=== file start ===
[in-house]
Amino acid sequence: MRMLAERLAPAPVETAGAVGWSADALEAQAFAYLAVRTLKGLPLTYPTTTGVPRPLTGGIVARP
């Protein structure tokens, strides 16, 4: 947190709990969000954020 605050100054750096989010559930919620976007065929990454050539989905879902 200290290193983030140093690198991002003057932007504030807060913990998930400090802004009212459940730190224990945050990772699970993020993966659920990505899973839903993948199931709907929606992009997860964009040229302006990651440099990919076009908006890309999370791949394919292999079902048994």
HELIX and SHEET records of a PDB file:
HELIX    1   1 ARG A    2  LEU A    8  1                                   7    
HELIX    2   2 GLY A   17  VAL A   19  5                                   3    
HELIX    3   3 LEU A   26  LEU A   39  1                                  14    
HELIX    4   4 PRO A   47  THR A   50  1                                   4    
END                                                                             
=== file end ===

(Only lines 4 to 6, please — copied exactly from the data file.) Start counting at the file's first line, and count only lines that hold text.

HELIX and SHEET records of a PDB file:
HELIX    1   1 ARG A    2  LEU A    8  1                                   7    
HELIX    2   2 GLY A   17  VAL A   19  5                                   3    